|Orrin C. Evans|
Orrin Cromwell Evans was born in Steelton, Pennsylvania. Evans’s mother, Maude, was the first African American to graduate from Williamsport Teacher’s College.
After the war, the owners of the Record responded to a prolonged labor action by shutting the paper down for good.
In 1947, Orrin C. Evans would become the first African American publisher of comic books, joining forces with his former editor, Harry T. Saylor, to launch All-Negro Comics. The first issue featured art by Evans’s brother, George J. Evans Jr. and black artists from Philadelphia and Baltimore. The book’s content was a grab-bag of detective, humor, and adventure stories, fea- turing characters like Lion Man, Li’l Eggie, and Ace Harlem. Time magazine said All-Negro Comics was “the first to be drawn by negro artists and peopled entirely by negro characters.” Although a second issue was prepared, it never saw print. Newsprint vendors refused to sell to Evans, and the series was abandoned. Soon after, mainstream publishers began publishing comic books (like Fawcett’s Negro Romance), targeted at a black readership.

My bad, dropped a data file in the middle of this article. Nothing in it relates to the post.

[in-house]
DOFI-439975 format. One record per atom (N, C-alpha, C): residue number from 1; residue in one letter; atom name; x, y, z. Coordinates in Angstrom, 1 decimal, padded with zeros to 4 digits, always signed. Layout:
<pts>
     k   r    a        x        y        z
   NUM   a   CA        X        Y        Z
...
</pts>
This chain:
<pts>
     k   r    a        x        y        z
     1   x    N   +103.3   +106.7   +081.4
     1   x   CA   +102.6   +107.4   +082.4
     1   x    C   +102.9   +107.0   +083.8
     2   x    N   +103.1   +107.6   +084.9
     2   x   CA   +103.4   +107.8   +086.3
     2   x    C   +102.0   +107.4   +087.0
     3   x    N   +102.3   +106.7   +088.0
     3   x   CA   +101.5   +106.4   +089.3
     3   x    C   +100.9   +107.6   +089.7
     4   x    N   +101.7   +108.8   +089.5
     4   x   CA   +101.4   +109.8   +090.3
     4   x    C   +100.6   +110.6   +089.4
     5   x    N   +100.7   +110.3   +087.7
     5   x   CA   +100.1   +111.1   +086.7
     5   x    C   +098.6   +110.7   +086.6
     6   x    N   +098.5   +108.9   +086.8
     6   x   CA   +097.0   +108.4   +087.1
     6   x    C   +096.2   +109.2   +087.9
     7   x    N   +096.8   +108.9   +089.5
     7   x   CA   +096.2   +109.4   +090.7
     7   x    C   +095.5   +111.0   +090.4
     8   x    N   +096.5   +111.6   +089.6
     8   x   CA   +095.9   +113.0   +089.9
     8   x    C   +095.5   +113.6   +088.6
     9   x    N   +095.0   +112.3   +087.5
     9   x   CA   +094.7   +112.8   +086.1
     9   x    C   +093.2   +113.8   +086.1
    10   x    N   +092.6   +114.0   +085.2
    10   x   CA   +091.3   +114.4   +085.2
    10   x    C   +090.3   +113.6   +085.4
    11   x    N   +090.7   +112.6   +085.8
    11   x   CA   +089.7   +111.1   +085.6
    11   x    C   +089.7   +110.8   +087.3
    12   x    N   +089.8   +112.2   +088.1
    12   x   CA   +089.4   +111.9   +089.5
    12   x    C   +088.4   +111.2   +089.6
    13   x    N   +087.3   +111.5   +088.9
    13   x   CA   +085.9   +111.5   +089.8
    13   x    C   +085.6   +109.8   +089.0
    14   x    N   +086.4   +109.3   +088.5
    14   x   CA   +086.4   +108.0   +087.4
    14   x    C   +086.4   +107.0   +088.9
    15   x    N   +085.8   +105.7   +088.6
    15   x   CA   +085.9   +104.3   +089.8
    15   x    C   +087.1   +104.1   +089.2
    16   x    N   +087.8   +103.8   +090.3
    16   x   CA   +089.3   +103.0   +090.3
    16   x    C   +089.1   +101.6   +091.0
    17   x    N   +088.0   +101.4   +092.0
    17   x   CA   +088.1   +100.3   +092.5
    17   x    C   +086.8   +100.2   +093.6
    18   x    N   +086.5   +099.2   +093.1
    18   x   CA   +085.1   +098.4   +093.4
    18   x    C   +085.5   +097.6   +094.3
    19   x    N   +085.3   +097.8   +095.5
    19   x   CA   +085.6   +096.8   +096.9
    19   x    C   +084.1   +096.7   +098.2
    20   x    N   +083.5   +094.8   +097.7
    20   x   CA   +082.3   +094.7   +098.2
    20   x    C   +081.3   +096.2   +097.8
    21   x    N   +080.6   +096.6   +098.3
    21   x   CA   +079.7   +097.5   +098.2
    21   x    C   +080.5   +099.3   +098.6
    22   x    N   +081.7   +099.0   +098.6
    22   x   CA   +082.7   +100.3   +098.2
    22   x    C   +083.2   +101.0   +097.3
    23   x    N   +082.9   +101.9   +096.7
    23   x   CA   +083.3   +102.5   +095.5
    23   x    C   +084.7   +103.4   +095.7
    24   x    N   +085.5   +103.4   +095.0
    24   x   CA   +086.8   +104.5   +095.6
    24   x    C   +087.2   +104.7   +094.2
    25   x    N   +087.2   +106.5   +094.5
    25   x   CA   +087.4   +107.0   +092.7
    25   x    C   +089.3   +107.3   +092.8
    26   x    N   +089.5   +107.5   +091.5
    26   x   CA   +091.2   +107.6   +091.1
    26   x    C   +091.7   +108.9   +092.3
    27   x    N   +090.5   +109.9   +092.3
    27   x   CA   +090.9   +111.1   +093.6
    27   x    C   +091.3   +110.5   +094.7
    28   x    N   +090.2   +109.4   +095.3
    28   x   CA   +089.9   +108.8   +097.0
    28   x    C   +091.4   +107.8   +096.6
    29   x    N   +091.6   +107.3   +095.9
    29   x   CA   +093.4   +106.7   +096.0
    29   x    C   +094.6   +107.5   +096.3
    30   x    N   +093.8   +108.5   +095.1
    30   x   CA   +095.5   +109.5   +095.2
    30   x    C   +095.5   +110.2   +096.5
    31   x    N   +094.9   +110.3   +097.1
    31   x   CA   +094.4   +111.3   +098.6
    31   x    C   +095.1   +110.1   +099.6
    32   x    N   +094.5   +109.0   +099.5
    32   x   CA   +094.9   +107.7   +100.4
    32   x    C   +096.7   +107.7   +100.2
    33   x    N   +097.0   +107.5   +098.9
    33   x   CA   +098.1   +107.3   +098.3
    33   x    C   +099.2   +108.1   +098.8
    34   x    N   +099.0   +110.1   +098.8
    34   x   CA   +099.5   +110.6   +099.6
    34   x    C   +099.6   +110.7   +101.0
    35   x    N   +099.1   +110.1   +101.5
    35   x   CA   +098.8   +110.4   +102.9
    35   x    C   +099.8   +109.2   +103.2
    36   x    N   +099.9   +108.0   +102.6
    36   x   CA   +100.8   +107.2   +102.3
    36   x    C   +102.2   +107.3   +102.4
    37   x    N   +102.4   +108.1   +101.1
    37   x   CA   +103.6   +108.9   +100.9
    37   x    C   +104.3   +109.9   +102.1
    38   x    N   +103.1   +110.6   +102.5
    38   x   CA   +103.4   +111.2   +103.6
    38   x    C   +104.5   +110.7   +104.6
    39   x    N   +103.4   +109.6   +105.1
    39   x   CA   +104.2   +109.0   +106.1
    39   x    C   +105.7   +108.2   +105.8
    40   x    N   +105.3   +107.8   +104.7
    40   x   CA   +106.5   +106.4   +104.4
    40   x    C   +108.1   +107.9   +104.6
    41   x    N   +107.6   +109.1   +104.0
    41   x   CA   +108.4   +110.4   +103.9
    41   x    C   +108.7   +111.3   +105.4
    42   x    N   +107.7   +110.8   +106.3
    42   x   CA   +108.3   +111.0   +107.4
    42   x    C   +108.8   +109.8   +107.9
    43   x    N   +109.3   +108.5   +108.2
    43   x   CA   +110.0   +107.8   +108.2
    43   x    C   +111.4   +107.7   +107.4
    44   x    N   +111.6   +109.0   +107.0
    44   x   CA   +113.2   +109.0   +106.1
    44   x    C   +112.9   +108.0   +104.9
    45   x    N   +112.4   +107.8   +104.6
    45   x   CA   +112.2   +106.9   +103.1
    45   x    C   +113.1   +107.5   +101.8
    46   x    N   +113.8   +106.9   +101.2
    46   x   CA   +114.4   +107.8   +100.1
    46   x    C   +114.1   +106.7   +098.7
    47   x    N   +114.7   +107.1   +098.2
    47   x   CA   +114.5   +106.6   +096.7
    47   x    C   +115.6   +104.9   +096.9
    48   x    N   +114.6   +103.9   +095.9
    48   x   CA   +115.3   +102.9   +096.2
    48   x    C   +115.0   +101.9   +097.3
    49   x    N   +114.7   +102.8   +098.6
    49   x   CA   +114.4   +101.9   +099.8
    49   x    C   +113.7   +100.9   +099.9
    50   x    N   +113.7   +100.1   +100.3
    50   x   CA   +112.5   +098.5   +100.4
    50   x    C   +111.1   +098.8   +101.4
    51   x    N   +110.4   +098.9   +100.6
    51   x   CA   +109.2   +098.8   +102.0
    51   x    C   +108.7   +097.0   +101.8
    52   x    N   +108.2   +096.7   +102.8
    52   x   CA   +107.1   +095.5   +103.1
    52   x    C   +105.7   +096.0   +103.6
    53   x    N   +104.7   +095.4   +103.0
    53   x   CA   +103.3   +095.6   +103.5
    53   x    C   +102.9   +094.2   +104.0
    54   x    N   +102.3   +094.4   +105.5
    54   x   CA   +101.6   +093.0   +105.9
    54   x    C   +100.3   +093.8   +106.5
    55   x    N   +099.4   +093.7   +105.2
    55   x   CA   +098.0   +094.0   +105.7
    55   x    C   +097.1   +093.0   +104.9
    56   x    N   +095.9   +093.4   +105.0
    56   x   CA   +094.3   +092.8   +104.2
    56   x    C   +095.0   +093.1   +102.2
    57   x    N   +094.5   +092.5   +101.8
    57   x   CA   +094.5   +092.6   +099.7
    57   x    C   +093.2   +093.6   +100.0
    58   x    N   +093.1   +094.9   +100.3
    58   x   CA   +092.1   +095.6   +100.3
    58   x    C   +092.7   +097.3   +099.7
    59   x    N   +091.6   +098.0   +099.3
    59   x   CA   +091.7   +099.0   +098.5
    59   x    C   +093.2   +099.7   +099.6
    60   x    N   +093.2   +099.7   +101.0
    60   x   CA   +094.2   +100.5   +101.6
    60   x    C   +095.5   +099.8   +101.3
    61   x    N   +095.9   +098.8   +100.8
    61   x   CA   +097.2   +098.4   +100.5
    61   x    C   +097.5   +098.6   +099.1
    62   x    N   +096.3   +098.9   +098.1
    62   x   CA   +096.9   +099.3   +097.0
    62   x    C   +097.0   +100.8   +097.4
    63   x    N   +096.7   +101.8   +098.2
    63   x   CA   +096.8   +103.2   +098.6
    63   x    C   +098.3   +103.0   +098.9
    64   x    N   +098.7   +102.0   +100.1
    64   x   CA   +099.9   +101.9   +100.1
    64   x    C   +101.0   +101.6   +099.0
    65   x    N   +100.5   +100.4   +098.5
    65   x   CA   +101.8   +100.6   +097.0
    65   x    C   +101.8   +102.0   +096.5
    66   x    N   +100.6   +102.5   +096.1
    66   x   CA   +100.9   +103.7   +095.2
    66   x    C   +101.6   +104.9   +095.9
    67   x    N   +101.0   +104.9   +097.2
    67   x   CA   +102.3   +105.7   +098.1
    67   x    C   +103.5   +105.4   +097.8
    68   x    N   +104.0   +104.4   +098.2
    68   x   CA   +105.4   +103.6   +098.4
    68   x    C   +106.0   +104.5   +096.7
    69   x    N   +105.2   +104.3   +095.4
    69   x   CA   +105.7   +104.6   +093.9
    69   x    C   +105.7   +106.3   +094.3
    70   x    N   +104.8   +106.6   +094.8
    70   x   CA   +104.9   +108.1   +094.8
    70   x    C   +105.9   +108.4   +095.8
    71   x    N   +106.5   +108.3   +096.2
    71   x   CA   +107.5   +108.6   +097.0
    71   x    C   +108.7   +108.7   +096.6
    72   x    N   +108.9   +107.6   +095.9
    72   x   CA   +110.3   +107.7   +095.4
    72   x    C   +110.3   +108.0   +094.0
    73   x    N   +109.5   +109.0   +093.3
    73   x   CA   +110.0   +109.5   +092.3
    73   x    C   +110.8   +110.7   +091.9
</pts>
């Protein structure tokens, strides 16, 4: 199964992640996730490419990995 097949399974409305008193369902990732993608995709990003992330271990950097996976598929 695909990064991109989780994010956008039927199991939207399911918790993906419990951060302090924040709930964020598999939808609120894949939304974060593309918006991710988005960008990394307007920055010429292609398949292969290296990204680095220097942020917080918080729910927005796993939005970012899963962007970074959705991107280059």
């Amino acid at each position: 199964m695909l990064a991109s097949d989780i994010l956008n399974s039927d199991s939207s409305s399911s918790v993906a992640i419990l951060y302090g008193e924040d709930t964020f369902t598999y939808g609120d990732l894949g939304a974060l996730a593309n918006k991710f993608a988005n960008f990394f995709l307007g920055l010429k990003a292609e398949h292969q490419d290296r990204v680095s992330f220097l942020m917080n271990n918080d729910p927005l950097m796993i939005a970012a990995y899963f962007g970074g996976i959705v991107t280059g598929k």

Evans returned to newspapers, working at the Chester Times and the Philadelphia Bulletin.
research by Kevin Dougherty
|my original pencil sketch of Evans|
The entire issue can be viewed here:
More Heroes of the Comics can be ordered here:
thanks to John Wendler and Kevin Dougherty